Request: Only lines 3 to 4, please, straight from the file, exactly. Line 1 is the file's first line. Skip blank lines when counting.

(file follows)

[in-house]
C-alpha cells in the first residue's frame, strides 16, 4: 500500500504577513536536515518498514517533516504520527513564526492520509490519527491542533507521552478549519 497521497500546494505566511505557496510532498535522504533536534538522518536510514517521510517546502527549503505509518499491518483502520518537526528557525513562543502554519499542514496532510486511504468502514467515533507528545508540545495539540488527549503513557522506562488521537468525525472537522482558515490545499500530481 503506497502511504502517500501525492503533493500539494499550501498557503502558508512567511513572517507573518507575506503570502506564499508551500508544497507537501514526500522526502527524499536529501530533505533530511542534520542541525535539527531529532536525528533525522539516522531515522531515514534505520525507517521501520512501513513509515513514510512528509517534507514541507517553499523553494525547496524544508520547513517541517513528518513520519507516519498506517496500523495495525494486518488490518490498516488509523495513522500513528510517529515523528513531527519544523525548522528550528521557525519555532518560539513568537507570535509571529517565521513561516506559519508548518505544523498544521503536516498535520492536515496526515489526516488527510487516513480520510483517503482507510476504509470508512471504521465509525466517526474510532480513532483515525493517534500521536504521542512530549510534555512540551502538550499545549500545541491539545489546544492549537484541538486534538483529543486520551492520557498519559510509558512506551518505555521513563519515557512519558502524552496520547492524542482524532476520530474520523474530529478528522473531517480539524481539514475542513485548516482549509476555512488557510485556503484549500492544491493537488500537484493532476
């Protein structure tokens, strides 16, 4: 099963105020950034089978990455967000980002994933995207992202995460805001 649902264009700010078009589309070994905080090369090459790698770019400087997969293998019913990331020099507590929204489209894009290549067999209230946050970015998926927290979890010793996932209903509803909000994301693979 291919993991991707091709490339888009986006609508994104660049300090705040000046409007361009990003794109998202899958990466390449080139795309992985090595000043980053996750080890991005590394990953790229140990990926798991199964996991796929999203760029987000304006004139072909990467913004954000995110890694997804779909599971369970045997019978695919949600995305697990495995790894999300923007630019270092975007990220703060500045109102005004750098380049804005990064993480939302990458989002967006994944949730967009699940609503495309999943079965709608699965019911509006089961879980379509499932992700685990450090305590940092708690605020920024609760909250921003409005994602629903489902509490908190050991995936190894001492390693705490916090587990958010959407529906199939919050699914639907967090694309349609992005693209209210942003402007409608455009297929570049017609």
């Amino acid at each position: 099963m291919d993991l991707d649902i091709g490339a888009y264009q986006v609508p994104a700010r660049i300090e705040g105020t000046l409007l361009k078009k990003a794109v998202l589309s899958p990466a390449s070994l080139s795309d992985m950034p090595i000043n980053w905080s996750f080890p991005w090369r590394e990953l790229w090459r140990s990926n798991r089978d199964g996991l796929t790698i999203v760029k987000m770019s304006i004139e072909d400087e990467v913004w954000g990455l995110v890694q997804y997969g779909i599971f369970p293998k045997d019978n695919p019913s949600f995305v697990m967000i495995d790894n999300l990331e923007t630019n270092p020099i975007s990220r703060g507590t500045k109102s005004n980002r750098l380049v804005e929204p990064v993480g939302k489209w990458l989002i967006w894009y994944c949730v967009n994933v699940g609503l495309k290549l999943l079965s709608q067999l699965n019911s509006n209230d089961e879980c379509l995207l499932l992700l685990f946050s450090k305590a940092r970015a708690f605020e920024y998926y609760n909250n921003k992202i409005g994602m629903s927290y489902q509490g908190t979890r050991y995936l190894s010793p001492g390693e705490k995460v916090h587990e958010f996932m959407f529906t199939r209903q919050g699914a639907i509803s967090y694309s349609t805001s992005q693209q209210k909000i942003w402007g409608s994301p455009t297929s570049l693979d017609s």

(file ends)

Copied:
């Protein structure tokens, strides 16, 4: 099963105020950034089978990455967000980002994933995207992202995460805001 649902264009700010078009589309070994905080090369090459790698770019400087997969293998019913990331020099507590929204489209894009290549067999209230946050970015998926927290979890010793996932209903509803909000994301693979 291919993991991707091709490339888009986006609508994104660049300090705040000046409007361009990003794109998202899958990466390449080139795309992985090595000043980053996750080890991005590394990953790229140990990926798991199964996991796929999203760029987000304006004139072909990467913004954000995110890694997804779909599971369970045997019978695919949600995305697990495995790894999300923007630019270092975007990220703060500045109102005004750098380049804005990064993480939302990458989002967006994944949730967009699940609503495309999943079965709608699965019911509006089961879980379509499932992700685990450090305590940092708690605020920024609760909250921003409005994602629903489902509490908190050991995936190894001492390693705490916090587990958010959407529906199939919050699914639907967090694309349609992005693209209210942003402007409608455009297929570049017609």
């Amino acid at each position: 099963m291919d993991l991707d649902i091709g490339a888009y264009q986006v609508p994104a700010r660049i300090e705040g105020t000046l409007l361009k078009k990003a794109v998202l589309s899958p990466a390449s070994l080139s795309d992985m950034p090595i000043n980053w905080s996750f080890p991005w090369r590394e990953l790229w090459r140990s990926n798991r089978d199964g996991l796929t790698i999203v760029k987000m770019s304006i004139e072909d400087e990467v913004w954000g990455l995110v890694q997804y997969g779909i599971f369970p293998k045997d019978n695919p019913s949600f995305v697990m967000i495995d790894n999300l990331e923007t630019n270092p020099i975007s990220r703060g507590t500045k109102s005004n980002r750098l380049v804005e929204p990064v993480g939302k489209w990458l989002i967006w894009y994944c949730v967009n994933v699940g609503l495309k290549l999943l079965s709608q067999l699965n019911s509006n209230d089961e879980c379509l995207l499932l992700l685990f946050s450090k305590a940092r970015a708690f605020e920024y998926y609760n909250n921003k992202i409005g994602m629903s927290y489902q509490g908190t979890r050991y995936l190894s010793p001492g390693e705490k995460v916090h587990e958010f996932m959407f529906t199939r209903q919050g699914a639907i509803s967090y694309s349609t805001s992005q693209q209210k909000i942003w402007g409608s994301p455009t297929s570049l693979d017609s």